Welcome to Counseling and Educational Development
All degree-seeking programs are accredited by the Council for Accreditation of Counseling and Related Educational Programs (CACREP). CACREP is the accrediting body for the counseling profession, recognized by the Council of Post Secondary Accreditation (COPA) and its successor, the Council on Higher Education Accreditation (CHEA).
Counseling programs at UNCG were among the first in the nation to be accredited by CACREP. Initial accreditation was achieved in 1981. Program accreditation has been maintained consistently since then.
Currently, CACREP has conferred accreditation to the following program areas in the Department of Counseling and Educational Development at UNCG:
- School Counseling (MS)
- Clinical Mental Health Counseling (MS)
- College Counseling/Student Development in Higheru Education (MS)
- Couple and Family Counseling (MS and MS/EdS)
- Counseling and Counselor Education (PhD and EdD)
In the previous year, the program graduated 32 students at the master’s-level and 7 students at the doctoral level. This reflects a 2-year completion rate of 100% for the master’s students and a 3-year completion rate of 87.5% for the doctoral students. In the previous year, 100% of students who took the National Counselor Examination (NCE) passed the exam and the job placement rate was 100%.
Graduates of the UNCG counseling program are eligible for one or more state and national credentials.
Because all degree programs are CACREP-approved, all fully enrolled students can take the National Counselor Examination for Licensure and Certification (NCE) during their last semester of the program. The NCE is the first step toward becoming a National Certified Counselor (NCC) and a Licensed Professional Counselor (LPC) in North Carolina. In addition, the post-master’s experience requirement for the NCC credential is waived, and internship hours count toward the experience requirement for the LPC credential.
The NCC credential is a prerequisite for several specialty certifications offered by the National Board of Certified Counselors (NBCC), including school counseling, clinical mental health counseling, addictions counseling, and clinical supervision.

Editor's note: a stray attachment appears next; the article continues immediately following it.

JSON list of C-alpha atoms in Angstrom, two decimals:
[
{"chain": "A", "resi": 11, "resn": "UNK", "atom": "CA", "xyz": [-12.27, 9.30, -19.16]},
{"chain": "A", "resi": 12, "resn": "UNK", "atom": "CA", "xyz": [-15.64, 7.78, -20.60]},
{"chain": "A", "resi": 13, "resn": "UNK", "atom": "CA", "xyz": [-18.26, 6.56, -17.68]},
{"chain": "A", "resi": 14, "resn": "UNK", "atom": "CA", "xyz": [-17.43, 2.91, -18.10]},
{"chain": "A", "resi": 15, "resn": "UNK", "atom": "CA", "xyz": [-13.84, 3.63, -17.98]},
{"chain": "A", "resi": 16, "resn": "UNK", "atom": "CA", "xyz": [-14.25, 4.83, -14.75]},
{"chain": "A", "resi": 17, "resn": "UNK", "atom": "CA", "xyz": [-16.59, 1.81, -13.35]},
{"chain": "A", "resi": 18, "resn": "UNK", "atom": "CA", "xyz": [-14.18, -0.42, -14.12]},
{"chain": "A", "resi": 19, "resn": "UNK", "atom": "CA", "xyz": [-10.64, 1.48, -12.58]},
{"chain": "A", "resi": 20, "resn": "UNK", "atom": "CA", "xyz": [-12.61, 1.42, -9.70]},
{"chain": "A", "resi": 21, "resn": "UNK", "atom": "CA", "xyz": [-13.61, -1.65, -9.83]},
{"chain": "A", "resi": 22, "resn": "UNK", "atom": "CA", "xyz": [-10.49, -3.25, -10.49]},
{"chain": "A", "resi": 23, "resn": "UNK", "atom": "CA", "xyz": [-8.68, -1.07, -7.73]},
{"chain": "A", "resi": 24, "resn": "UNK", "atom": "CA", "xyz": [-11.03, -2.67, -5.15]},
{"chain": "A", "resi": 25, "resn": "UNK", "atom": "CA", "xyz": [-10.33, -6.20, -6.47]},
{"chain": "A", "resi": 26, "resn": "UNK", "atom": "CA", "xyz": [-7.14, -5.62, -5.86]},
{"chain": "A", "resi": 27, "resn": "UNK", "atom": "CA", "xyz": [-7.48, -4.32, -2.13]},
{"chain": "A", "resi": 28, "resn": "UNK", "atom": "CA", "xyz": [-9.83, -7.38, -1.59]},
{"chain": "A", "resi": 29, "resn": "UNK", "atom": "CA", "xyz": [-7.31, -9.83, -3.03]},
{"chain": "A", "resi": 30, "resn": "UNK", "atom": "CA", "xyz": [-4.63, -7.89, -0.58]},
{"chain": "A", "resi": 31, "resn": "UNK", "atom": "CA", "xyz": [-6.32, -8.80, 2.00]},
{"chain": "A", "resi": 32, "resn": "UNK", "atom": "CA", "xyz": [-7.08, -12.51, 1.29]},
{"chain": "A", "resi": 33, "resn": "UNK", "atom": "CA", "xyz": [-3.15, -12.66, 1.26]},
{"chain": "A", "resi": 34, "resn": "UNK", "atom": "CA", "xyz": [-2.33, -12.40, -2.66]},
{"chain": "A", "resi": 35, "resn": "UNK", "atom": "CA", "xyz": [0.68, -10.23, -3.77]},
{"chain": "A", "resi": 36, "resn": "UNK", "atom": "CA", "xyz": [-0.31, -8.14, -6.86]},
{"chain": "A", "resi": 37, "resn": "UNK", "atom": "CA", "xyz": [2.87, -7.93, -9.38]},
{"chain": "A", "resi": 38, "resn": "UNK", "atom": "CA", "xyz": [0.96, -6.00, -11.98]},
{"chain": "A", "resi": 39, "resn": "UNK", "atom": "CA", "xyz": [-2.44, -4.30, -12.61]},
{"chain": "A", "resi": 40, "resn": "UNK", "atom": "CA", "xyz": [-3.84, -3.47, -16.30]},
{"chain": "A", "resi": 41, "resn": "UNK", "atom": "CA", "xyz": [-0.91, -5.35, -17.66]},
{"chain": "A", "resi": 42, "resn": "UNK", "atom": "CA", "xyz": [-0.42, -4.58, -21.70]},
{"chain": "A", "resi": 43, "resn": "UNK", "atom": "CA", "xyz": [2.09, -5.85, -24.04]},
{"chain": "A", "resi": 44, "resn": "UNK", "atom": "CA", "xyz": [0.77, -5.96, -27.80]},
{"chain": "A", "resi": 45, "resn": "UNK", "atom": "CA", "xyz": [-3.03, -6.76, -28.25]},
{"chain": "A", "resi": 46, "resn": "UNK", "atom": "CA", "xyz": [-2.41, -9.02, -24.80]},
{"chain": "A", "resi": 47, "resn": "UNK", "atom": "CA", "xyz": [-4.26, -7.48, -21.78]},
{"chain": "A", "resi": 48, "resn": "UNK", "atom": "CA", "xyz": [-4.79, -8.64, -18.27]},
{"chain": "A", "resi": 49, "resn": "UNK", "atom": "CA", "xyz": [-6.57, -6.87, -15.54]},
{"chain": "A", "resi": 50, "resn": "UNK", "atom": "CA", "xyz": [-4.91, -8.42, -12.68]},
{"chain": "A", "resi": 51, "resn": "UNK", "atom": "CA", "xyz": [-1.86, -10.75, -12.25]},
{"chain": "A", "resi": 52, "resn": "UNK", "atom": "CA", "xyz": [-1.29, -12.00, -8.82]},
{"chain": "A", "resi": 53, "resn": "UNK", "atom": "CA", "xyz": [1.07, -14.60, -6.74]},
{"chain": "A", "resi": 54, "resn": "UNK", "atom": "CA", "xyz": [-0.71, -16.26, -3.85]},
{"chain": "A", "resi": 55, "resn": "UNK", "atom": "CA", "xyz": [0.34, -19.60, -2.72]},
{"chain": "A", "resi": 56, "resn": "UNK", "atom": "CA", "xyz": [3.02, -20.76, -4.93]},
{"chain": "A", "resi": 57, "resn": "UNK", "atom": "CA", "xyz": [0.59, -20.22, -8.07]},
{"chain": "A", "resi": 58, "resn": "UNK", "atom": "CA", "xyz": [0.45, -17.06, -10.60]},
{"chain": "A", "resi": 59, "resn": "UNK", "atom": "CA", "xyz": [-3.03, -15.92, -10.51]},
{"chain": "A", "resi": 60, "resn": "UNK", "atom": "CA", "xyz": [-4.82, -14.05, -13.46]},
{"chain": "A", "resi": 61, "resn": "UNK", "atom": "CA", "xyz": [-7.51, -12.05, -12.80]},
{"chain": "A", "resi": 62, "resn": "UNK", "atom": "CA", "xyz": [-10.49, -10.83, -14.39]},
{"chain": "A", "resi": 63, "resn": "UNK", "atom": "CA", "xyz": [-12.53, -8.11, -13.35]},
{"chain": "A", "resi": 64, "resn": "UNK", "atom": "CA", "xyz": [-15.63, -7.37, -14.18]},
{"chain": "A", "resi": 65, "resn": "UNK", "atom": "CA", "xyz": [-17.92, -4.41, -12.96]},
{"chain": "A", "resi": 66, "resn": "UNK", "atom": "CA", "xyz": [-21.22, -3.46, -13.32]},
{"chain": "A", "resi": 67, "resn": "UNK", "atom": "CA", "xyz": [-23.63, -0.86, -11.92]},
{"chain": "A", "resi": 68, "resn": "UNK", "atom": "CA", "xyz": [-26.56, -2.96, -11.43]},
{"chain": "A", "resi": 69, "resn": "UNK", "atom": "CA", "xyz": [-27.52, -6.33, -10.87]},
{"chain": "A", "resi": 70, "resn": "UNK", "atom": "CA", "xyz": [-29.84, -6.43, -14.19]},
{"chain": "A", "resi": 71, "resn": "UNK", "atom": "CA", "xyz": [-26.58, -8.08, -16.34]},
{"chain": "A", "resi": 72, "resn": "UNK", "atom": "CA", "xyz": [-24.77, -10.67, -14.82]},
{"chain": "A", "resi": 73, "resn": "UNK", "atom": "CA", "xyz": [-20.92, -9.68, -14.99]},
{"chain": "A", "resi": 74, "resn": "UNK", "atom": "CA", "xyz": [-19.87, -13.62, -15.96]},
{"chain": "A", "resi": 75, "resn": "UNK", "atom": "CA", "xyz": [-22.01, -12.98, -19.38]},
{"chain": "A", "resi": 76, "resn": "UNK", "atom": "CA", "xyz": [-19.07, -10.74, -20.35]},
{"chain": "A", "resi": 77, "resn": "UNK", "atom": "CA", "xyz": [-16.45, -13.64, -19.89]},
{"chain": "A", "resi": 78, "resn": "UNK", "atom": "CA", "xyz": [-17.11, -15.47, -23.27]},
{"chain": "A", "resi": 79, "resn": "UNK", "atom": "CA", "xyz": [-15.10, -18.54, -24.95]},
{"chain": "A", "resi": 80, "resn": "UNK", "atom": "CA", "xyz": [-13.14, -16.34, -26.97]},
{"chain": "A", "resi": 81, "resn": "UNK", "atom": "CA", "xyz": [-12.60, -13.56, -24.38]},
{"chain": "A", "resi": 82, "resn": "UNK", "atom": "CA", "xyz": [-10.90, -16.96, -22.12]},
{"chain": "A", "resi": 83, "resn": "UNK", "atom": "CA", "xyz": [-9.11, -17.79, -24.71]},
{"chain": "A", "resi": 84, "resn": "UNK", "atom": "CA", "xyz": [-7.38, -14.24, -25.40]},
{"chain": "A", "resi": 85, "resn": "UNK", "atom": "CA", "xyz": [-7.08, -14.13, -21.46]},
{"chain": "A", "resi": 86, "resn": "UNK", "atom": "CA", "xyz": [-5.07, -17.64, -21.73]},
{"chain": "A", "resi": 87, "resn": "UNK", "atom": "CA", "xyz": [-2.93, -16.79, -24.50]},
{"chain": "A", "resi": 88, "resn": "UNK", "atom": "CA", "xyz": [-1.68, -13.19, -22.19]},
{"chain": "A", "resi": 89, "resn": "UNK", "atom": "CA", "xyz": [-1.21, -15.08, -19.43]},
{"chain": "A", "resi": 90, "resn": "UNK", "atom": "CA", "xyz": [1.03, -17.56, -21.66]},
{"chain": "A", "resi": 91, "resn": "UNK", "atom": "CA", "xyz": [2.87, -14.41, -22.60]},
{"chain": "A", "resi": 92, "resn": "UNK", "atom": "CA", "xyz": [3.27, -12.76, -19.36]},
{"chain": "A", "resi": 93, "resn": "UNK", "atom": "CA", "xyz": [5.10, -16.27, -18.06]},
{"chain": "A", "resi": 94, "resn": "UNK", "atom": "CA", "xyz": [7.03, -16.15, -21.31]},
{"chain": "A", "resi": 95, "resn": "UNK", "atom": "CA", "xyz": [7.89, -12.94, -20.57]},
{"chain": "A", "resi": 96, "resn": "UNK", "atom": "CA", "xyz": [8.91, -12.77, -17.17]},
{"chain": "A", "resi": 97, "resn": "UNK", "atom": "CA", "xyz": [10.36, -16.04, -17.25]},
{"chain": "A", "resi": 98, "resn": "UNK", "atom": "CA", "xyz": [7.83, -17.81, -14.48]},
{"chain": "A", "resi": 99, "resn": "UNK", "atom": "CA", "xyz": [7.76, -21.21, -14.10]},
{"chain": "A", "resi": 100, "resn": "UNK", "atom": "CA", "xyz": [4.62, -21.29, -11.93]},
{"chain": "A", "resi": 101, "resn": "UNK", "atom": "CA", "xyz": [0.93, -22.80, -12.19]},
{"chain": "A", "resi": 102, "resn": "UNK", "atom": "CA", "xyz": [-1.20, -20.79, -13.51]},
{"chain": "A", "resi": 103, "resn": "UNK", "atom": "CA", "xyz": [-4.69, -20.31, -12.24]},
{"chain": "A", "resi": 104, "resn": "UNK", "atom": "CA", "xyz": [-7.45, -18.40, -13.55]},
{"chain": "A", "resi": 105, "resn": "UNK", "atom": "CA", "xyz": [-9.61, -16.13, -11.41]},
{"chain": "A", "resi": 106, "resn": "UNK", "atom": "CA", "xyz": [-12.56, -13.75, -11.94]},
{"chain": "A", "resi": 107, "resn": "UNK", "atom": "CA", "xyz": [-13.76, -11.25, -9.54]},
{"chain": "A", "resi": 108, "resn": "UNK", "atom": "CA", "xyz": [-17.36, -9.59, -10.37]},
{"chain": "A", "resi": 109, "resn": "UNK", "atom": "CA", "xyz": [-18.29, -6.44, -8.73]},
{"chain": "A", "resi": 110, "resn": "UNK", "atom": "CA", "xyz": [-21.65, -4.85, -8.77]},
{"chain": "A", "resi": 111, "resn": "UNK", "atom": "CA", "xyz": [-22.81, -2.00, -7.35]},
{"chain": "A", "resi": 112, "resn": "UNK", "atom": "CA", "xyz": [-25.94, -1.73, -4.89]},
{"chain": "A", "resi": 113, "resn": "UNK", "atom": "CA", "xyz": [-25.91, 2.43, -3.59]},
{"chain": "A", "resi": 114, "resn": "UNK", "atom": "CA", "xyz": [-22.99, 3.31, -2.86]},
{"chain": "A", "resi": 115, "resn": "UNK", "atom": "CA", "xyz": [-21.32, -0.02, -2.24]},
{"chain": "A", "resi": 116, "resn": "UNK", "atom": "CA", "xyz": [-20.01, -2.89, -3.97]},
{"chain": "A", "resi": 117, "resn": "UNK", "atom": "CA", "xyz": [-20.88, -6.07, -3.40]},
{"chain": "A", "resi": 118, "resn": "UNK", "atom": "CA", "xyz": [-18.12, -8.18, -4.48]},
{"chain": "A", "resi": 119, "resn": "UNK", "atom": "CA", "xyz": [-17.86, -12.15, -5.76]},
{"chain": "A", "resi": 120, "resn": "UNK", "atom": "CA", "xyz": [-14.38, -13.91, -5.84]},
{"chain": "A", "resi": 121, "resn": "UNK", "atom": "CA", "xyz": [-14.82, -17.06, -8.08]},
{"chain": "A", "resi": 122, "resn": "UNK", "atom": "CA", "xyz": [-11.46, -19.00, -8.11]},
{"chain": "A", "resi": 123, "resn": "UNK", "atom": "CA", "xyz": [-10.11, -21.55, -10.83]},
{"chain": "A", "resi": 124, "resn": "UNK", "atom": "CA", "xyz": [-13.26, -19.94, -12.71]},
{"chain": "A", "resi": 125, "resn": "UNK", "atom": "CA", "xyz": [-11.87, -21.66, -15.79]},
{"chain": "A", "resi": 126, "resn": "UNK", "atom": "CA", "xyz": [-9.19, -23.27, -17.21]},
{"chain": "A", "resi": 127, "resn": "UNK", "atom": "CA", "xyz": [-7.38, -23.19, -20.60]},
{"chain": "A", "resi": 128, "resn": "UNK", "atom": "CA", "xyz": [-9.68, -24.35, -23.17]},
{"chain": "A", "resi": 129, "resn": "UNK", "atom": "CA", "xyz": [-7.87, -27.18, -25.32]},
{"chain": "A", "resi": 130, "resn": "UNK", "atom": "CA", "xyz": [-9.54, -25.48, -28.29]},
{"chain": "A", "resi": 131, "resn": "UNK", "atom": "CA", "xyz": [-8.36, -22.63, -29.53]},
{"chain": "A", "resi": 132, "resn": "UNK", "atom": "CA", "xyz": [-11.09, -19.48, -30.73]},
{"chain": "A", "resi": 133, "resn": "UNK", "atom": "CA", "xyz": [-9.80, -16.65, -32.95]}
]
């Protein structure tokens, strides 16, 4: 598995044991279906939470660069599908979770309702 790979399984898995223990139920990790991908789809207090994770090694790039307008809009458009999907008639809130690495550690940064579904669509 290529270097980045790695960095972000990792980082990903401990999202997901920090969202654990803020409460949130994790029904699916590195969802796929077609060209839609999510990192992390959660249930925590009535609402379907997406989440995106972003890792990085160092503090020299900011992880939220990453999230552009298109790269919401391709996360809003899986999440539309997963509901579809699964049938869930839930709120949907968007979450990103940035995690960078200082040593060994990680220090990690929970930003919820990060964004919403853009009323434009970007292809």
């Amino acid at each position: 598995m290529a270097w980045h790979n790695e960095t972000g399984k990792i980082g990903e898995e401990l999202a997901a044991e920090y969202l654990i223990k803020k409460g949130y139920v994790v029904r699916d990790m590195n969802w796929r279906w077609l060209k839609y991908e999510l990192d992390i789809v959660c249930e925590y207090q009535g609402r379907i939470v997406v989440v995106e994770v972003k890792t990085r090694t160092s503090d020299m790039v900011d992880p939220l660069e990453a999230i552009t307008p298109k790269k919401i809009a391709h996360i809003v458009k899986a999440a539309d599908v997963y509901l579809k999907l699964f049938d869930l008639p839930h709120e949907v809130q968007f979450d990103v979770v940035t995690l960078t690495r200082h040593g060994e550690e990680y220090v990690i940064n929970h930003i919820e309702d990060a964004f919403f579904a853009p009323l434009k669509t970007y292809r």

School counseling graduates are eligible for the S state school counseling license in North Carolina.
Students have successfully applied their programs toward several other specialized credentials available at the state and national level, including marriage and family certifications.
Bridges Postdoctoral Scholars Program
More than 20 years ago, the UNCG Department of Counseling and Educational Development created a unique postdoctoral program to offer counselor educators, advanced doctoral students, and clinicians opportunities for professional development, self-directed learning, and collaborative research. Originally, this program was conceived of primarily as a way to provide a professional “home base” for counselor educators and newly-graduated doctoral students interested in spending a semester or two doing research and sometimes coursework in conjunction with our Departmental faculty. Over time, it has grown to include international professor and doctoral students who want to supplement their doctoral coursework at their home institution with specific learning experiences at UNCG.
Postdoctoral Visiting Scholars develop their own programs of learning and research that can include conducting research, presenting professional development programs, participating in graduate courses offered by Departmental faculty, collaborating with faculty and doctoral students on areas of common interest, and in some cases providing technical assistance to doctoral students. This flexible program allows for an ongoing infusion of new ideas and perspectives that benefits faculty, students, and the visiting scholar. Some Visiting Scholars have come to work with a particular CED faculty member; others have had more specific projects for their time here. Our Visiting Scholars typically maintain close ties with the program after they leave Greensboro, including collaborative research projects, and the Department has enjoyed the many benefits of developing international connections around the globe.